Boston Mayor Thomas Menino cuts cake during this year’s Boston Harborfest, before his bout of illnesses and Type 2 diabetes diagnosis (U.S. Navy/Wikimedia Commons)
A word of advice for Boston Mayor Thomas Menino from a top specialist: Diabetes is no reason to retire. And another bit of wisdom: When you’re back in the office, schedule exercise into your day as you would a demanding constituent.
Mayor Menino’s doctors disclosed last week that during his recent weeks-long hospital ordeal of infection, blood clot and fractured vertebra, the mayor was also diagnosed with Type 2 diabetes. (That makes him a rarity in American politics; lists of famous diabetics abound, but the only other politician who has been open about Type 2 diabetes that I can find is Mike Huckabee of Arkansas.)
Mayor Menino is now recuperating at Spaulding Rehabilitation Hospital and sounded very much like himself in a recent press conference (Retire? “I checked my retirement. It wasn’t good enough.”) and a public letter about the fiscal cliff. But his ailments triggered calls for him to retire in Boston Globe columns and elsewhere.
‘If you control your blood sugar you can lead an absolutely normal life, and there isn’t anything that you can’t do.’
We’ve written repeatedly about the explosive rise in Type 2 diabetes prevalence, now at 26 million Americans and expected to rise by another 50 percent in the next decade or two.
But I suddenly realized that I didn’t actually understand what it means to have Type 2 diabetes. Both my grandfathers had it. One, a stocky former boxer, was felled by its complications, first knocked down to a wheelchair and then into an early grave. The other didn’t seem bothered by it at all. So how hard is diabetes? Is it in fact relevant to any decision the mayor might make about his next political move?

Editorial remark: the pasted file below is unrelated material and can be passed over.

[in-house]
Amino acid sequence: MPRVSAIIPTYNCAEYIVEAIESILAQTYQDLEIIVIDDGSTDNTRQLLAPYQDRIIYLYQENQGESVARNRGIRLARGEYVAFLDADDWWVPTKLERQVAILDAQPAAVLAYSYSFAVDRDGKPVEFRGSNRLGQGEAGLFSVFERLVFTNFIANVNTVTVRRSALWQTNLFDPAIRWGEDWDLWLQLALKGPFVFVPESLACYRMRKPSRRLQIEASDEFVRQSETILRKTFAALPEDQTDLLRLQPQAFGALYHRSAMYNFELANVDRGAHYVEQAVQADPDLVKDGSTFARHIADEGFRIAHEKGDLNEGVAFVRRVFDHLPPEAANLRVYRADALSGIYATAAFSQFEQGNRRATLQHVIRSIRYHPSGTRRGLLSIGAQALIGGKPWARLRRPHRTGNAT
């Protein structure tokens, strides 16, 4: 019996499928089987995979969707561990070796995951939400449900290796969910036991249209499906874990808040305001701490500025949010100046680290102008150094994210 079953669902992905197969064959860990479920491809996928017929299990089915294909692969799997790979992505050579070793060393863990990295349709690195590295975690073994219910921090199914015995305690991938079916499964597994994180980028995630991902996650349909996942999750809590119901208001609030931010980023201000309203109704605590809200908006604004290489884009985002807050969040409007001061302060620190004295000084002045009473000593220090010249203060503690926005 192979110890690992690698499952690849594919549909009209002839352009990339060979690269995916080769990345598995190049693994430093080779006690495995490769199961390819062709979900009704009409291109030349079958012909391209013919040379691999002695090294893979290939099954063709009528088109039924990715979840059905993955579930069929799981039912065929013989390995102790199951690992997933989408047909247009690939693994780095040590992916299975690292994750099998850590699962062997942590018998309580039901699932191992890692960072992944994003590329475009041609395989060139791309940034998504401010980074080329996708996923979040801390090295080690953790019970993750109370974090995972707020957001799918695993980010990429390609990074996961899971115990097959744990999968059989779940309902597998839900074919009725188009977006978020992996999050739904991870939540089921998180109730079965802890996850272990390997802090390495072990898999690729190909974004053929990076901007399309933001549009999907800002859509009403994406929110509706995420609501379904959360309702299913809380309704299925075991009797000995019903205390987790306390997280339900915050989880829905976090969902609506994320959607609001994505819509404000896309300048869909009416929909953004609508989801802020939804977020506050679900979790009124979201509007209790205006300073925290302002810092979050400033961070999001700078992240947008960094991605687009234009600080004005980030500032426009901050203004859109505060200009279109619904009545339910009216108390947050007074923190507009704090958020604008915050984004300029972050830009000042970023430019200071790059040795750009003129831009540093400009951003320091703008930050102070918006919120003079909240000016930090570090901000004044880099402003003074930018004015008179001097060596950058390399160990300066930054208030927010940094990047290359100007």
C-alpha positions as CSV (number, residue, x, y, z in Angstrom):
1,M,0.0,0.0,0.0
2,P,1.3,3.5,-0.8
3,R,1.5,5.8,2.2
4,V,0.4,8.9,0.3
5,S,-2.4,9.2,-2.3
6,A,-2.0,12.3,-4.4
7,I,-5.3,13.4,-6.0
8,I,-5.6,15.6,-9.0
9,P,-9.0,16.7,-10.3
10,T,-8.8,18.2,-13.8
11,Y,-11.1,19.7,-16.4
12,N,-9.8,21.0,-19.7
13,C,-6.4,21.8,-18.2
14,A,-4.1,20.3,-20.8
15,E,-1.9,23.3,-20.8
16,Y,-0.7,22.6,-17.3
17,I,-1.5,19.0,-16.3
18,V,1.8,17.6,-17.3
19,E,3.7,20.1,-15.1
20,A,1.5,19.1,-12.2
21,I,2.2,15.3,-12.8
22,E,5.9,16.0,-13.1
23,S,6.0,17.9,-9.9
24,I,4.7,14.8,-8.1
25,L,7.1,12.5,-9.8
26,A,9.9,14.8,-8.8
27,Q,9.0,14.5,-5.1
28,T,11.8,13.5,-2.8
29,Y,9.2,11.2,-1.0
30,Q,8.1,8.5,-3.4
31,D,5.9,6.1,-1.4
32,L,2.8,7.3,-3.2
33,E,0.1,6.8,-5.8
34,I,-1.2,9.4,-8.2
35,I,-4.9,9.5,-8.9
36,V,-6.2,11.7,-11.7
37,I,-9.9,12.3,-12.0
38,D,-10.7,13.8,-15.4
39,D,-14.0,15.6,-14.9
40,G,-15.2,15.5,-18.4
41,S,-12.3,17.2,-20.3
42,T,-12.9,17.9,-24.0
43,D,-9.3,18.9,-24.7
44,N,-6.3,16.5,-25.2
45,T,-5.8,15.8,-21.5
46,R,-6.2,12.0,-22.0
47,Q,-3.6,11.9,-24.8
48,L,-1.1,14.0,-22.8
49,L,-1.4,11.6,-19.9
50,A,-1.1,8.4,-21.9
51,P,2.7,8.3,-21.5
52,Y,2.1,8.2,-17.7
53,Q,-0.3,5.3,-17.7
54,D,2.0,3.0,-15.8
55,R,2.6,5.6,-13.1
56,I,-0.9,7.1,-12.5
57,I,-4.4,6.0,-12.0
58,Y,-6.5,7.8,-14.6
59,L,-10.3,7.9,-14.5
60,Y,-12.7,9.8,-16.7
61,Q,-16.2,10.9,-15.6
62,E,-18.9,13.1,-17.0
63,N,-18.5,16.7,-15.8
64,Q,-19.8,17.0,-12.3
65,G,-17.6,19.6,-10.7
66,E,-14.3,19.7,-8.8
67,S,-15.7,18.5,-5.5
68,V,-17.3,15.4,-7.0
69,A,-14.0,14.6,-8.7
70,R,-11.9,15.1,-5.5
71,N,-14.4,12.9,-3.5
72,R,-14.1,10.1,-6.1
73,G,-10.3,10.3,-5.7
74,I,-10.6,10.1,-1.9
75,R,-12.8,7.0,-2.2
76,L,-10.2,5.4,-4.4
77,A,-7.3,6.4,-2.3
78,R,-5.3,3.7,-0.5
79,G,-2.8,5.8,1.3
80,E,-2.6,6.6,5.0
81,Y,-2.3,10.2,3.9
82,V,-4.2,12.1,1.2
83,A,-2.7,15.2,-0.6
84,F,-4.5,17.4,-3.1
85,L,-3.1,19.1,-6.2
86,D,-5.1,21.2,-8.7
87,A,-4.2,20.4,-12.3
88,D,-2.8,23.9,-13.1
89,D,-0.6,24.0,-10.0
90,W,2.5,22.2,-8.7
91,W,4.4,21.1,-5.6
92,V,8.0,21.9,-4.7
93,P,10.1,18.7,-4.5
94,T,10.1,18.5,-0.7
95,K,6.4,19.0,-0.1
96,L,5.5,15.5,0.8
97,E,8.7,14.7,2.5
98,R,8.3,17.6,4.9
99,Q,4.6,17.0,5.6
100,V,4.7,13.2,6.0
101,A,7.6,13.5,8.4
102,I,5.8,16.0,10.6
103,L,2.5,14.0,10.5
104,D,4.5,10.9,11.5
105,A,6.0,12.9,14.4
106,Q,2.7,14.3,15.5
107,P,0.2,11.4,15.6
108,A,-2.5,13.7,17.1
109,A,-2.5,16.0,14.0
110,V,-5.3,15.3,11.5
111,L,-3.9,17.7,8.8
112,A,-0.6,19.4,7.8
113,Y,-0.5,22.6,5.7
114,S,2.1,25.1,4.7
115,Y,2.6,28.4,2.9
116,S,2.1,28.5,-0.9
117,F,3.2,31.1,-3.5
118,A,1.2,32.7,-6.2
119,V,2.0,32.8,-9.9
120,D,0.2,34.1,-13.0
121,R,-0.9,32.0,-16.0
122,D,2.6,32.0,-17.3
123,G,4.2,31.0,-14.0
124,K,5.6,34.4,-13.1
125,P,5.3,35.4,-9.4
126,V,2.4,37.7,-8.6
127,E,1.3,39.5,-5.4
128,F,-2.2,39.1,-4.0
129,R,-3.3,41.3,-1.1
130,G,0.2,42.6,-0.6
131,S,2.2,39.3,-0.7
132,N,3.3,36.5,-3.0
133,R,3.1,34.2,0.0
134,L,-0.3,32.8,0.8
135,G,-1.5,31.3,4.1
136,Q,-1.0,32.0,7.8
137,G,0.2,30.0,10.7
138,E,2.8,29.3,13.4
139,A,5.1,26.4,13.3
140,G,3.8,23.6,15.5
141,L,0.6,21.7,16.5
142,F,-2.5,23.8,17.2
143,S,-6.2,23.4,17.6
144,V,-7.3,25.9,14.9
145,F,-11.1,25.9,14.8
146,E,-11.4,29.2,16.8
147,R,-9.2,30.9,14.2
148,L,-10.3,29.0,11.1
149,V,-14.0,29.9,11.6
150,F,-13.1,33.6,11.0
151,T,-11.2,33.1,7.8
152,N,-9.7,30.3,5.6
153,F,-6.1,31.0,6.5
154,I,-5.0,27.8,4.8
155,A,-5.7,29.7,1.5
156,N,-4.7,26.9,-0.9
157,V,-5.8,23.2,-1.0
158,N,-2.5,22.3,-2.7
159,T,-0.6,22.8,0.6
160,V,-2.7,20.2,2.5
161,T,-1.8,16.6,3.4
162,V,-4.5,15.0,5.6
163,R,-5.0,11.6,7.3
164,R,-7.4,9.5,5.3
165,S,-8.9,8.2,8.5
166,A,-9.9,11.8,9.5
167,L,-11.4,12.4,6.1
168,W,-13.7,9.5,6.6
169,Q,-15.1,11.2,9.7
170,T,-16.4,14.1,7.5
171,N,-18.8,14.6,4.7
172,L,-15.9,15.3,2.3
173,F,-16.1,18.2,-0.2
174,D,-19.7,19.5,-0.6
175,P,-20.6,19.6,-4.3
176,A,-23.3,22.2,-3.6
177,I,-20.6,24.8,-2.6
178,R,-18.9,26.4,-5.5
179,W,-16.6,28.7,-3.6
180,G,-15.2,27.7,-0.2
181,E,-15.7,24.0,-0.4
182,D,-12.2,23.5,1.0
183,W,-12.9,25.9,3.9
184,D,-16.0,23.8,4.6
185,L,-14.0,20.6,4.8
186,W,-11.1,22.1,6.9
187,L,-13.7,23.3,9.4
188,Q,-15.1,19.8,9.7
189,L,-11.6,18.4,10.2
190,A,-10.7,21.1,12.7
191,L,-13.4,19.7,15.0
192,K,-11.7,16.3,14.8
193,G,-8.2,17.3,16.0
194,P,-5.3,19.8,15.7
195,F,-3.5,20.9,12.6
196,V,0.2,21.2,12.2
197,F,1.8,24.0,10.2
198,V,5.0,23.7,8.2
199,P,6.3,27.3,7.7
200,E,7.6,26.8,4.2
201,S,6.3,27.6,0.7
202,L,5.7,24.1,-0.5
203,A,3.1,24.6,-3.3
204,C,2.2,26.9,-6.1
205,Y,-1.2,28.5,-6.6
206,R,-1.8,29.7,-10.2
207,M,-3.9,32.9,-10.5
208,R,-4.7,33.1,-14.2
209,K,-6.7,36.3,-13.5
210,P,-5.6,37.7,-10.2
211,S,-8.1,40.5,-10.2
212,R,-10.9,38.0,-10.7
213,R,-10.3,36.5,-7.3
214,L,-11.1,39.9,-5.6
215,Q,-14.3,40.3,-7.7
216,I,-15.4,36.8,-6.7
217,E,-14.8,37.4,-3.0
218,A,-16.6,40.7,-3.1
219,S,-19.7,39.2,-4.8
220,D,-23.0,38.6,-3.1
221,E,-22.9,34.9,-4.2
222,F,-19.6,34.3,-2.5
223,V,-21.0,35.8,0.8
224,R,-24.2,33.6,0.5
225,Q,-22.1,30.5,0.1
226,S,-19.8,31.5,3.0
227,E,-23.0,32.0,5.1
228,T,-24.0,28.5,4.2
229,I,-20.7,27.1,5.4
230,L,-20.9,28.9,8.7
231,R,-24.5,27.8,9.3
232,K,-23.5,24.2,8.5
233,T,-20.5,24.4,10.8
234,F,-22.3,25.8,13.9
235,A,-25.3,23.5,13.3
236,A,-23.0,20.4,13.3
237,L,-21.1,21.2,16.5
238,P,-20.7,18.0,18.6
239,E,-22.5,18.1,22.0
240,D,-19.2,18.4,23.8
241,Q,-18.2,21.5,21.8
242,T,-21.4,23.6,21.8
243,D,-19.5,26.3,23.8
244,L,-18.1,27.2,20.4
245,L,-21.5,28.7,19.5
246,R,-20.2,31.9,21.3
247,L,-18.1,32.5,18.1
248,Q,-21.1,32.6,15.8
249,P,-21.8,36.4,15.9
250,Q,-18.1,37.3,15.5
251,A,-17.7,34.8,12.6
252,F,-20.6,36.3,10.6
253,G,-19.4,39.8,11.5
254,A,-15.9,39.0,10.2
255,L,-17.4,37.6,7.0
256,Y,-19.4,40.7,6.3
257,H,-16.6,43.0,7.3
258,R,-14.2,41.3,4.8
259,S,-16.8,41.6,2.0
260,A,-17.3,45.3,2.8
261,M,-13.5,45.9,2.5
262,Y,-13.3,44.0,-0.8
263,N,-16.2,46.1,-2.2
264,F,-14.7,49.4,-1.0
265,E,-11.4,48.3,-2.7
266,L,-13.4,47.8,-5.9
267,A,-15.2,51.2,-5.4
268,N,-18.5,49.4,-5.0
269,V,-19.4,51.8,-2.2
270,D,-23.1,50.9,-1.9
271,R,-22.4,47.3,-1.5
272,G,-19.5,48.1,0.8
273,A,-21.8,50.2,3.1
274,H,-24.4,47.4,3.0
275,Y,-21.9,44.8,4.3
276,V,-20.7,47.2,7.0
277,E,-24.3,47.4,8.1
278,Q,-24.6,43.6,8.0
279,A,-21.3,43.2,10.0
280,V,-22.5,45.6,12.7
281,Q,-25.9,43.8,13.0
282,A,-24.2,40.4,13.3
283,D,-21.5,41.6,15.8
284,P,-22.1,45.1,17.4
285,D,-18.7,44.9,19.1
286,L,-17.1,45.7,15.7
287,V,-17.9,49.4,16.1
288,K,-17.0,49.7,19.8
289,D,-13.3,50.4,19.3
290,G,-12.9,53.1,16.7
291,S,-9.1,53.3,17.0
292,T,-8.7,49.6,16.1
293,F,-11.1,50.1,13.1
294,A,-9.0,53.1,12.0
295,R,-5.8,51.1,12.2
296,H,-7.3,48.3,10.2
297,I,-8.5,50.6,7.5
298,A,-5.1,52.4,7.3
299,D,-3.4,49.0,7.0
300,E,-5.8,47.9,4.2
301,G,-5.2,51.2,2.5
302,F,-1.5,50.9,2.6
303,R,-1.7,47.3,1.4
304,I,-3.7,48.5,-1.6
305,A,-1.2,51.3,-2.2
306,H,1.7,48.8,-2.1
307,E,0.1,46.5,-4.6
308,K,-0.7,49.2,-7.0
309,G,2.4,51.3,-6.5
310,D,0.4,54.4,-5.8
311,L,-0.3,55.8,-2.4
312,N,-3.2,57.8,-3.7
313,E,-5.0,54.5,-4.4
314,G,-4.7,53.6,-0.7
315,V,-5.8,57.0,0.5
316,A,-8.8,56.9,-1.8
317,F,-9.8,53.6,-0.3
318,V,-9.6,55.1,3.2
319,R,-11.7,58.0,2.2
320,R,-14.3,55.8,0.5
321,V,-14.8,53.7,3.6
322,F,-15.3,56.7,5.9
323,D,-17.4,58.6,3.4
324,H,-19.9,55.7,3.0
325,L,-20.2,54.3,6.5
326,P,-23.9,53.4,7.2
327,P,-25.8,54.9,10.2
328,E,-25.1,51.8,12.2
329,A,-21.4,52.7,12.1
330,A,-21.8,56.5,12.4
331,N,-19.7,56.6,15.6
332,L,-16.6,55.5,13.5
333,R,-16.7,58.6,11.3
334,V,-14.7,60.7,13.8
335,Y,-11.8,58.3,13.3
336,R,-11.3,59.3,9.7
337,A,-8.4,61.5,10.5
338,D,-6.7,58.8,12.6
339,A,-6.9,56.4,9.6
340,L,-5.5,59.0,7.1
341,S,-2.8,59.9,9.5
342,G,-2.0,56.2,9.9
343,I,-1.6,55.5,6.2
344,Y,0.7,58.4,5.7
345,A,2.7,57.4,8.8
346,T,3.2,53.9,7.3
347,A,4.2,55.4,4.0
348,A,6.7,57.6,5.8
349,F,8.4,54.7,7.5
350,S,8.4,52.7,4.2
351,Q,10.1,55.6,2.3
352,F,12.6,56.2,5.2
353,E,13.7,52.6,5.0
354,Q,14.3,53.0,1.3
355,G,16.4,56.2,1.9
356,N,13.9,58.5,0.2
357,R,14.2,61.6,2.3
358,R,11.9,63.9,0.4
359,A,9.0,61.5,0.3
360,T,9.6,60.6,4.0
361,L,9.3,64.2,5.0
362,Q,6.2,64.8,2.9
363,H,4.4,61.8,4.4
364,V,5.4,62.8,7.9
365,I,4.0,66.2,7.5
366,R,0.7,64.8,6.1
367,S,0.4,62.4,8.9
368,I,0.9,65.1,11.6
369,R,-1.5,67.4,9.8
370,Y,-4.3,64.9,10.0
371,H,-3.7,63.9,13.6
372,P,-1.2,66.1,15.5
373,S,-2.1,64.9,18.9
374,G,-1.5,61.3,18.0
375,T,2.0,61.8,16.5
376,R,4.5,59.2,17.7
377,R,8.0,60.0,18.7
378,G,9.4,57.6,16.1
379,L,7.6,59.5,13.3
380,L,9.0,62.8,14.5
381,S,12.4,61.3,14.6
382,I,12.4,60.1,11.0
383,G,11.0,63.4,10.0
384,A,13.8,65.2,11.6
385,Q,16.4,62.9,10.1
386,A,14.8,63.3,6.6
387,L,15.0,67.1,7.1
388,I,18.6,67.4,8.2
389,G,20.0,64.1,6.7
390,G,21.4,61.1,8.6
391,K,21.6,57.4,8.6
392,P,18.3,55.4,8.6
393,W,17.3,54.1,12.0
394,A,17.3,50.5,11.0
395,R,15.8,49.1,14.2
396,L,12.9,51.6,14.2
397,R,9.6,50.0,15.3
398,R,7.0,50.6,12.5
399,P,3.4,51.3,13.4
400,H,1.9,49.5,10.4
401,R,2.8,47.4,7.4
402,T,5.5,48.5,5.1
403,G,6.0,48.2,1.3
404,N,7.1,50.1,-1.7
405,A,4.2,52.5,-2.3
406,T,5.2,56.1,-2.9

Dr. Martin Abrahamson (Joslin Diabetes Center)
According to Dr. Martin Abrahamson, chief medical officer of the Joslin Diabetes Center, the answer is an emphatic “No.” I spoke with Dr. Abrahamson just after he gave an overview of the current state of diabetes treatments to some 500 doctors as part of a Harvard Medical School continuing education course. Our conversation, lightly edited:
So we’ve just learned that Mayor Menino has Type 2 diabetes. What does that mean, both physiologically and in terms of — well — living?
Well, it means that his ability to metabolize glucose is impaired, and the glucose levels in his blood have risen, and probably for two reasons: Firstly. he has less ability to dispose of glucose in the cells compared to people who have normal metabolism, and that comes about because the insulin in his body is less effective. And secondly, he is not producing as much insulin as normal people do. Insulin, as you know, is a hormone that pushes glucose into the cells, and the cells use the glucose for their energy on a daily basis. So it means that he has elevated glucose levels.
However, there’s a lot that he can do about it. He can treat his diabetes through a variety of ways, the first of which is modifications in lifestyle, increasing exercise, watching his diet and losing some weight. And second, there are medications that can be taken, either by mouth or injectable ones, that can either help the body use insulin more effectively to dispose of glucose, or enhance the amount of insulin that the body produces to promote glucose uptake into the cells.
So the first-line treatment tends to be lifestyle changes — diet and exercise — and then it sounds like very typically you prescribe Metformin, which is just a pill, right? And then, I believe you said, by about six years out, about half of people with diabetes need insulin? Continue reading